But to imagine that buying had slowed to a trickle or that his obsession waned is to misunderstand Christian Levett. Toward the end of 2011 he bought in Paris a rare, 21cmhigh Gallo-Roman gilded bronze figure of the god Mercury--it was thought to have been underbid by the Louvre--along with a half dozen works, from Roman earrings to a substantial marble cuirassed torso, at the New York sales. He is meanwhile busily expanding his holdings of bronze animals and erotica, with a view to bringing out small publications on both and possibly exhibiting them in another historic building in Mougins in 2013. Back at home, he is decorating a dining room around the theme of '100 years of warfare, 1350-1450', collecting swords, shields, crossbows, daggers and wooden coats-of-arms. There will be English and Continental gold coins too: 'grander versions of my English medieval groats and pennies--I have got more money now, so it is nobles and angels,' he laughs. He is not only putting funds into his collecting but also supporting various museums, including the Ashmolean, as well as a doctoral archaeology course at Oxford. He is even sponsoring archaeological digs, the first of these at the end of Hadrian's Wall in Maryport, Cumbria. 'I would really like to get my hands dirty and join in,' he smiles.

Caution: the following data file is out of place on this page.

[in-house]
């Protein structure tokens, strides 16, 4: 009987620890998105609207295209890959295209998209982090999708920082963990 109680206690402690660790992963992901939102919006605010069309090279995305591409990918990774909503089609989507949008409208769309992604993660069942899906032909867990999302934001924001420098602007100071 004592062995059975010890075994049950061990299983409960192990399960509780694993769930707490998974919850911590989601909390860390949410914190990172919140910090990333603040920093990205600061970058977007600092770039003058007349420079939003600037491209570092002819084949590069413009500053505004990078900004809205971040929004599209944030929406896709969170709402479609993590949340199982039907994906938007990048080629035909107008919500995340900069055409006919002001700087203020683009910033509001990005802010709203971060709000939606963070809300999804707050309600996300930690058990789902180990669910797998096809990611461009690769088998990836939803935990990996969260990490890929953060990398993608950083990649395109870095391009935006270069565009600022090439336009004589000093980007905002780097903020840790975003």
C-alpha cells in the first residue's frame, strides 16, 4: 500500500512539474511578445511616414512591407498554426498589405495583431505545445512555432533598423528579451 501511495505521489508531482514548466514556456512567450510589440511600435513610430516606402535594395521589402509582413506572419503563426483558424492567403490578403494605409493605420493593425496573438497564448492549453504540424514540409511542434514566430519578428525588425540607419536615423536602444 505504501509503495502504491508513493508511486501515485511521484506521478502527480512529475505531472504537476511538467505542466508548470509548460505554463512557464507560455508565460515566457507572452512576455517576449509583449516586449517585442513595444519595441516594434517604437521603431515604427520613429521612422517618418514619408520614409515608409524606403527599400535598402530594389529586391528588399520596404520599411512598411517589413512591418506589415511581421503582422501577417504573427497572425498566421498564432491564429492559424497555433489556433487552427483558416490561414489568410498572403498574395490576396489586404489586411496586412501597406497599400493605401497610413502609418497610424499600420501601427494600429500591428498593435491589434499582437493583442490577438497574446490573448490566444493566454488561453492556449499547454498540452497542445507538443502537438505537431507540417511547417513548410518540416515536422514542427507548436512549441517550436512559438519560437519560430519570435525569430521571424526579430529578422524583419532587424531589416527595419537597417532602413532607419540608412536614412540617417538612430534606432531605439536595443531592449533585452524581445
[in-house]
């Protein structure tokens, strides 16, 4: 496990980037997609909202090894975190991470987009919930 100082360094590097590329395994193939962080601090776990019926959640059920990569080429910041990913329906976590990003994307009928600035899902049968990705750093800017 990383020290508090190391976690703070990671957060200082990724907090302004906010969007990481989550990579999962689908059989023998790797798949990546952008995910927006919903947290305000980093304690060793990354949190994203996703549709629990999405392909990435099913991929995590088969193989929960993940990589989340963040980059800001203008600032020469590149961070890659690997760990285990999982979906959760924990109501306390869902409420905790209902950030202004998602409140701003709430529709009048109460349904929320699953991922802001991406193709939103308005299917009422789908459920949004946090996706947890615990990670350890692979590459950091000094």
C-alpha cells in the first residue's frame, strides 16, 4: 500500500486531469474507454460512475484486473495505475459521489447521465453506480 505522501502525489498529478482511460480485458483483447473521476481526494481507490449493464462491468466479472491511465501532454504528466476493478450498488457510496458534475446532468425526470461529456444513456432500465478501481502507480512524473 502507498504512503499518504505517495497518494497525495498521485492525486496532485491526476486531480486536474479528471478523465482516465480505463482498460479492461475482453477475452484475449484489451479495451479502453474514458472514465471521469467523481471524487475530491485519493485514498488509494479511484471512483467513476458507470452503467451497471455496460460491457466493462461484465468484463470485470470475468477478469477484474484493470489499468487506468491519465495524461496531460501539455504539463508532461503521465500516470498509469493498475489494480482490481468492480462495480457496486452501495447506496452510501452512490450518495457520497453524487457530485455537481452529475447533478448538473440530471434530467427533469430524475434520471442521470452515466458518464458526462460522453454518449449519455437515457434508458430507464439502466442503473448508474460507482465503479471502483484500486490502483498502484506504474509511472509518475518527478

Susan Moore is associate editor of Apollo.

For information on visiting the Mougins Museum of Classical Art, France, go to
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Title Annotation:FEATURE: CHRISTIAN LEVETT; Mougins Museum of Classical Art
Author:Moore, Susan
Article Type:Interview
Geographic Code:4EUFR
Date:Feb 1, 2012